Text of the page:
Miserable 76ers are forced to admit they made a big boo-boo -- again

March 09, 1993|By Bill Lyon | Bill Lyon,Knight-Ridder Newspapers

By firing Doug Moe, the Philadelphia 76ers have admitted that they made an error in judgment -- yet again.

They seem to have a patent. Their recent history has been disfigured by one grievous miscalculation after another. Doug Moe is merely the latest round peg they have tried vainly to hammer into a square hole.

Either they shouldn't have hired him as coach to begin with or they should have supplied him with players who were equipped, physically and emotionally, to play his unorthodox style.

So they cut him adrift after 56 games, which was far too early to suit some people and which suggested panic to other people.

But what the Sixers chose to do was cut their losses here and now, which made eminently good sense. They -- meaning general manager Jim Lynam, with agreement from owner Harold Katz -- perceived the situation as unresolvable, not only this season but also next.

"Either the coach quit on the team or the team quit on the coach," Katz said. "Either way, it was an intolerable situation, and it wasn't going to get better."

That being the case, the Sixers did what they had to do, which was difficult emotionally but also absolutely necessary. However, the problem is that now the Sixers find themselves in a position they always seem to be in these days -- starting over.

They will try to salvage some respectability in the 25 games left in this tattered season, and then they are going to have to gut the roster once more.

There are only five guaranteed contracts. That means that any or all of the other seven players will be gone by next season.

The owner concedes that the Sixers have only four players he considers worthy of serving as a foundation upon which to rebuild. He identifies those four as Jeff Hornacek, Hersey Hawkins, Clarence Weatherspoon and Tim Perry. He must see something in Perry that escapes the rest of us.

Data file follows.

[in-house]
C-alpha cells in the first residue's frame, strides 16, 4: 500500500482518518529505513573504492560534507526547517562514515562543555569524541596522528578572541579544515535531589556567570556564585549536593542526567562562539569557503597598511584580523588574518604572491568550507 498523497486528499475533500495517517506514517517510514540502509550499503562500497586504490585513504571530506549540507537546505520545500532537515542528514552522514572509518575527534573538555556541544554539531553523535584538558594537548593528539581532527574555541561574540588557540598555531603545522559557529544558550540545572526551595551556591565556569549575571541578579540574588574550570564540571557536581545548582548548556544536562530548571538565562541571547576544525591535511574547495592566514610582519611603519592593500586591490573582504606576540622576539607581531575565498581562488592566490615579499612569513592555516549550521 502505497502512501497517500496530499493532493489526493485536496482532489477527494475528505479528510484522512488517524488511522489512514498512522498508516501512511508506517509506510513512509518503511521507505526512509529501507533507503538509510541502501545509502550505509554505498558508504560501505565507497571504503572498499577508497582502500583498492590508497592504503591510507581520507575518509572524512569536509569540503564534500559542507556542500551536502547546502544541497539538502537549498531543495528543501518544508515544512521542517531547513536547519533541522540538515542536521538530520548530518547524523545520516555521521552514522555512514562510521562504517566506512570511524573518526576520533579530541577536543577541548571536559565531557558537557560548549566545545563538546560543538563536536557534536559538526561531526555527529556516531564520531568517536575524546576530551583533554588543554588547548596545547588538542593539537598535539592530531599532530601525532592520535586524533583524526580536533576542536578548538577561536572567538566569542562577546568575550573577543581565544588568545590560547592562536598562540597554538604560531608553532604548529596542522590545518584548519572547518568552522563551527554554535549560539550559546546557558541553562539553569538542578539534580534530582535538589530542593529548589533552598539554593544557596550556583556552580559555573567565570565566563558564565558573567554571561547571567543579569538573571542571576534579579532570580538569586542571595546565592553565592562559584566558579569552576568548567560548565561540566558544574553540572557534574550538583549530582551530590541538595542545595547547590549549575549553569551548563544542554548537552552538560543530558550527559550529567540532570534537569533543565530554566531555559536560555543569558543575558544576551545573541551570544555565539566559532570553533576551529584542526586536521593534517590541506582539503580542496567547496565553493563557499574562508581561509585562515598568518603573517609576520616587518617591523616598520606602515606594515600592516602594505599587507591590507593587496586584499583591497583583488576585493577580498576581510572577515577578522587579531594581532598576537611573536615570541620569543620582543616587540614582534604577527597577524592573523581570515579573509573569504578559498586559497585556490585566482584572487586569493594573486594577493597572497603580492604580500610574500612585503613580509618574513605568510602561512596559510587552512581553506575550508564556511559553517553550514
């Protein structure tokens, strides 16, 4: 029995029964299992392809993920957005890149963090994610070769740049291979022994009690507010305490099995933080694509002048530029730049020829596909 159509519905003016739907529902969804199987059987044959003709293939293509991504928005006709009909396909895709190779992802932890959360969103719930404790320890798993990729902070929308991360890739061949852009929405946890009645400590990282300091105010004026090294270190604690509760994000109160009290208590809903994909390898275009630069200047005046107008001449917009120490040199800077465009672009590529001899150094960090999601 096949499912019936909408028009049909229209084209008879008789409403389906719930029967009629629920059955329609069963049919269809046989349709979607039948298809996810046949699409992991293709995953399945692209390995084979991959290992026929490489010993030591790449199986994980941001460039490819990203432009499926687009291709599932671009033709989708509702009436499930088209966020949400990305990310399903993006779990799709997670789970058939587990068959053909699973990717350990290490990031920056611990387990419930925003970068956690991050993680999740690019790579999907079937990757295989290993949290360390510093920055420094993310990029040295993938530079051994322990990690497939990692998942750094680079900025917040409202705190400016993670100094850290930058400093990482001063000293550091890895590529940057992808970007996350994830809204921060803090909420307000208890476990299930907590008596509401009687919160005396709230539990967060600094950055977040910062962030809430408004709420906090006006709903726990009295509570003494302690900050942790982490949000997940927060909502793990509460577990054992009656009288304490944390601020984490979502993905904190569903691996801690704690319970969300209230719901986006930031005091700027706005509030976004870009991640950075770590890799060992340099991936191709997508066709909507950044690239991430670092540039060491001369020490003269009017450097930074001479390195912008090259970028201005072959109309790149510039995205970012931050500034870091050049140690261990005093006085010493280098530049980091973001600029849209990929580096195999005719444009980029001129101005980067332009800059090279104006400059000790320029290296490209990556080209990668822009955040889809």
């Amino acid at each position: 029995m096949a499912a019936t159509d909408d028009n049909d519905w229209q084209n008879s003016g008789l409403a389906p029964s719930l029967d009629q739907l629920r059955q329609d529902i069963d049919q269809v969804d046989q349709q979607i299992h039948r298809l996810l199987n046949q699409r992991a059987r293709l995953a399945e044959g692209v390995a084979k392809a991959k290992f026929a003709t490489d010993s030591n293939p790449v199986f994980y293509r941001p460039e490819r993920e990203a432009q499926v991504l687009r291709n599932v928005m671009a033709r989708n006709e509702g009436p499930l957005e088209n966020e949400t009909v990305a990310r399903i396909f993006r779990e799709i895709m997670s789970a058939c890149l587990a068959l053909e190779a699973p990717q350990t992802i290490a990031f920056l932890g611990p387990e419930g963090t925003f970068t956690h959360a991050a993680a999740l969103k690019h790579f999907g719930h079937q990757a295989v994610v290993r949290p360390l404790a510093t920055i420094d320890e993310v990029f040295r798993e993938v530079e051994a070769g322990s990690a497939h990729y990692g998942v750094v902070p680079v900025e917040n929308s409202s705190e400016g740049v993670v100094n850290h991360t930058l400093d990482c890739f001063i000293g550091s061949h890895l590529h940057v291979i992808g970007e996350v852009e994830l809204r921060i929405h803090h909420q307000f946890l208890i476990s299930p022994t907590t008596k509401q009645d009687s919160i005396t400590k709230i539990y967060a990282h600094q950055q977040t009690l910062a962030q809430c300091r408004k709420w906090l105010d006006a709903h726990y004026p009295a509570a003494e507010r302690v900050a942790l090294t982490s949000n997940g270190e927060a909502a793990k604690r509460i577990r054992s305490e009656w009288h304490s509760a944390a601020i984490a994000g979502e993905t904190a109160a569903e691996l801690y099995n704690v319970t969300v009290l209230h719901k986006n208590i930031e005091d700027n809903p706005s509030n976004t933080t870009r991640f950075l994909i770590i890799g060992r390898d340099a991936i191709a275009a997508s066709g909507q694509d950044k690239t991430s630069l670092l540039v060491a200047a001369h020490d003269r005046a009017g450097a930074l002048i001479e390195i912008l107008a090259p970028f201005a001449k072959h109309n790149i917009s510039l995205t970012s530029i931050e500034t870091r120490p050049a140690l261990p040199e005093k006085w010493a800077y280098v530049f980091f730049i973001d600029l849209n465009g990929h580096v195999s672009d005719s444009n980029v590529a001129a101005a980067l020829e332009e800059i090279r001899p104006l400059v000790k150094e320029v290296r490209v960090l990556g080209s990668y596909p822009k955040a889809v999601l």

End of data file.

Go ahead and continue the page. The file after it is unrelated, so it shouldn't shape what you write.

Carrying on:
The owner also concedes that he has been trying to make trades for the better part of two years.

Asked how far away he thinks his team is from contention, Katz replied: "If we get a top lottery pick and then one, two, three free agents, I think we'd be right there." In other words, just about a new starting team.

Complicating all of this is that you get no sense of stability, of continuity, of permanency, of a plan or of a determination to stay with that plan. The franchise seems in continual flux.

This spring is the 10th anniversary of the Sixers' 1982-83 NBA championship. And if that seems a lifetime ago -- if you can barely remember Maurice Cheeks at the point, Andrew Toney breaking down his man, Doc and Moses and the White Shadow, a.k.a. Bobby Jones -- well, the turnover has been continuous.

In the 10 intervening years, the Sixers have had four general managers (Pat Williams, John Nash, Gene Shue and Lynam).

And five head coaches (Billy Cunningham, Matt Guokas, Lynam, Moe and now Fred Carter).

In the intervening 10 years, they have gotten two draft picks of lasting significance -- Charles Barkley and Hawkins. Weatherspoon has the makings to be a third keeper.